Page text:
We analyzed responses collected in 2000 and 2001 from almost 500 000 Medicare beneficiaries aged 65 years or older, including 299 058 enrolled in MMC plans (response rate, 82%) and 198 811 enrolled in traditional FFS Medicare (response rate, 68%)(Table 1).

Characteristics of the Respondents

With few exceptions, MMC and FFS respondents were similar to each other and to the Medicare population as a whole (Table 1). More than half the respondents were aged 65 to 74 years, 57.6% were women, and the vast majority were white (91%). All regions of the country were represented. More FFS enrollees had some college education (41.8% in 2000 and 43.4% in 2001) than did MMC enrollees (30.9% in 2000 and 32.4% in 2001). Approximately 30% of respondents rated their health status as very good or excellent, which was similar for MMC and FFS respondents (but 40.4% for FFS in 2001).

Summary Comparisons of MMC and Medicare FFS

National estimates of CAHPS scores are presented in Table 2; these estimates control for case-mix differences and weight state results according to MMC population. Findings were generally consistent from 2000 to 2001 for the 12 measures: 4 ratings and 4 scores related to experiences with care, 1 score related to customer service, and 3 items related to prevention.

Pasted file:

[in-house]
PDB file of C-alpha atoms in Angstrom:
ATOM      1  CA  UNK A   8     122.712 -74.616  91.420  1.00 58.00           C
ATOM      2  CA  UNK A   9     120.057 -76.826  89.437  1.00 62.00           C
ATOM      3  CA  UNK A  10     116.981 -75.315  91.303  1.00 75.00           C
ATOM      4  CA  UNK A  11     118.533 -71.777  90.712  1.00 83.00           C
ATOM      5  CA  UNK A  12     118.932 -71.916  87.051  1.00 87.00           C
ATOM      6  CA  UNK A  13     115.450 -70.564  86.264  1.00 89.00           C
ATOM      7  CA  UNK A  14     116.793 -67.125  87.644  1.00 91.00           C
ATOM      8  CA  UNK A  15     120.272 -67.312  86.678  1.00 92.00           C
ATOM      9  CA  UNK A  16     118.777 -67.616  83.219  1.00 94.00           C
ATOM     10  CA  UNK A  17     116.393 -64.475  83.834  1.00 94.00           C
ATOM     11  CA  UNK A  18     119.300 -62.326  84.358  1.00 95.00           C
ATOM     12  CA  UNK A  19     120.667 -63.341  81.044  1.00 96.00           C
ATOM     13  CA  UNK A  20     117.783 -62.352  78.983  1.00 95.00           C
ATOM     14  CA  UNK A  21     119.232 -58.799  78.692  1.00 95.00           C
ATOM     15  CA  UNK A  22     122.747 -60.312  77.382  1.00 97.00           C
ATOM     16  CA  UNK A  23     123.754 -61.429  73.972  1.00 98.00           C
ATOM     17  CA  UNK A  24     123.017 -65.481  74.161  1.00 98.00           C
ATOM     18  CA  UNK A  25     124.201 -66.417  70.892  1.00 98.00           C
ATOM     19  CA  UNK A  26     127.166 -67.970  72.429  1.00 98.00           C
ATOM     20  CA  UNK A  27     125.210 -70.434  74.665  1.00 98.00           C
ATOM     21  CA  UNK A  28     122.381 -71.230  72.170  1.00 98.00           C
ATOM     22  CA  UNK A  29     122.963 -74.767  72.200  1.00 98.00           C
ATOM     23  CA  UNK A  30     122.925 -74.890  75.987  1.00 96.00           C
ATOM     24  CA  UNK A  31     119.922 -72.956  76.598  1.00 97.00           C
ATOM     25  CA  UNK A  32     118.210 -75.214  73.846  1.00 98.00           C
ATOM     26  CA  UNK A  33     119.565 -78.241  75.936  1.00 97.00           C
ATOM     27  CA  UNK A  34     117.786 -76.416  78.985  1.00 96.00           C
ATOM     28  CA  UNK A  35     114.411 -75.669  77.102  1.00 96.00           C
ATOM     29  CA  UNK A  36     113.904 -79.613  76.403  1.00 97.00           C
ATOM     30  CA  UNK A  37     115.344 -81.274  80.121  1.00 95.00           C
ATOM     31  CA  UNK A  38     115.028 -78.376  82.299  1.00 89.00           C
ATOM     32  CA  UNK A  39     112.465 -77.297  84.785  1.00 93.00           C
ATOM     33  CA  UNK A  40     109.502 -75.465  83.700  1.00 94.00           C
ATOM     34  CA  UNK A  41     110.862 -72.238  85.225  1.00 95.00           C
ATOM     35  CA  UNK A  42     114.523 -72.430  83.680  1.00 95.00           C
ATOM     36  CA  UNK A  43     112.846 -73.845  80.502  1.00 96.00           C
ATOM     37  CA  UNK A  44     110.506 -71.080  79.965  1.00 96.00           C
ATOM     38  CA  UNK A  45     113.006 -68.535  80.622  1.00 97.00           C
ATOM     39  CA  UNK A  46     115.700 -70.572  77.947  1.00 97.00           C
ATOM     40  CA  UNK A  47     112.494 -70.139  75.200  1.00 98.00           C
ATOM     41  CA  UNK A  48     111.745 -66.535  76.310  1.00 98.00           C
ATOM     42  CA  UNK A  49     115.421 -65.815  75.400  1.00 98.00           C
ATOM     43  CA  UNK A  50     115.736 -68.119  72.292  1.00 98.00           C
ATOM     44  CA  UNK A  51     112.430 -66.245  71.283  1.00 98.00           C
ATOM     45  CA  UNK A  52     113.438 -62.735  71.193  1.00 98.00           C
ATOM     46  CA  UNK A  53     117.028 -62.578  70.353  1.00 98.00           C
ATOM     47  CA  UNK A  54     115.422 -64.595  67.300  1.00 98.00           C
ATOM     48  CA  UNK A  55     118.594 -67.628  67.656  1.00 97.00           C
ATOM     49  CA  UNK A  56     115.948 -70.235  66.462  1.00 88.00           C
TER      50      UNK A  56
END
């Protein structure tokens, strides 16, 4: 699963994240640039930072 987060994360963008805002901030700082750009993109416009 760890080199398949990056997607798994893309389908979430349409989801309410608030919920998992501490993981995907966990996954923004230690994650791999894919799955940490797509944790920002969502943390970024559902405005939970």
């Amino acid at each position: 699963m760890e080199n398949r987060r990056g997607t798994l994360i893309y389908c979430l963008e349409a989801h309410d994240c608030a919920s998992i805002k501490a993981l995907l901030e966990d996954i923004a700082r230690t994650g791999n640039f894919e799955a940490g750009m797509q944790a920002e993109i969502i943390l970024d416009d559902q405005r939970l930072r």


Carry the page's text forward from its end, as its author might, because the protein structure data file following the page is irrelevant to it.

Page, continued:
Table Graphic Jump LocationTable 2. National Summary of CAHPS Ratings, Scores, and Preventive Services*
Experiences With Care

Nationally, FFS Medicare was rated higher than MMC on each of the global ratings. For instance, FFS enrollees rated the overall care they received from Medicare more highly than MMC enrollees rated their care (8.91 on a scale of 0-10 vs 8.86, P<.001, in 2000; and 8.88 vs 8.78, P<.001, in 2001). In addition, FFS beneficiaries rated their personal physicians higher than did MMC beneficiaries (8.88 vs 8.76 in 2000, P<.001; and 8.80 vs 8.70, P<.001, in 2001). There was, however, variability in these ratings across states. For instance, in 2000, FFS respondents from 16 states rated their physicians higher than did MMC respondents in the same states, but in 3 states MMC respondents rated their physicians higher. Similarly, FFS respondents reported fewer problems with getting needed care in both years nationally (composite score of 2.84 on a scale of 1-4 vs 2.82, P<.001, in 2000; and 2.87 vs 2.78, P<.001, in 2001) and in most states (36) in 2001. There were only small differences in reports on getting care quickly and on services at the physician's office, but significant variation existed across states on all of these measures, with MMC and FFS each significantly higher in some states. The F tests for the significance of the differences across states were highly significant (P<.01) for all measures in both years.

Customer Service

Managed care enrollees reported significantly fewer problems with paperwork, information, and customer service (2.62 vs 2.55, P<.001, in 2000; and 2.59 vs 2.51, P<.001, in 2001). In 2001, MMC respondents reported fewer problems in 30 of the 44 states with MMC.

Preventive Care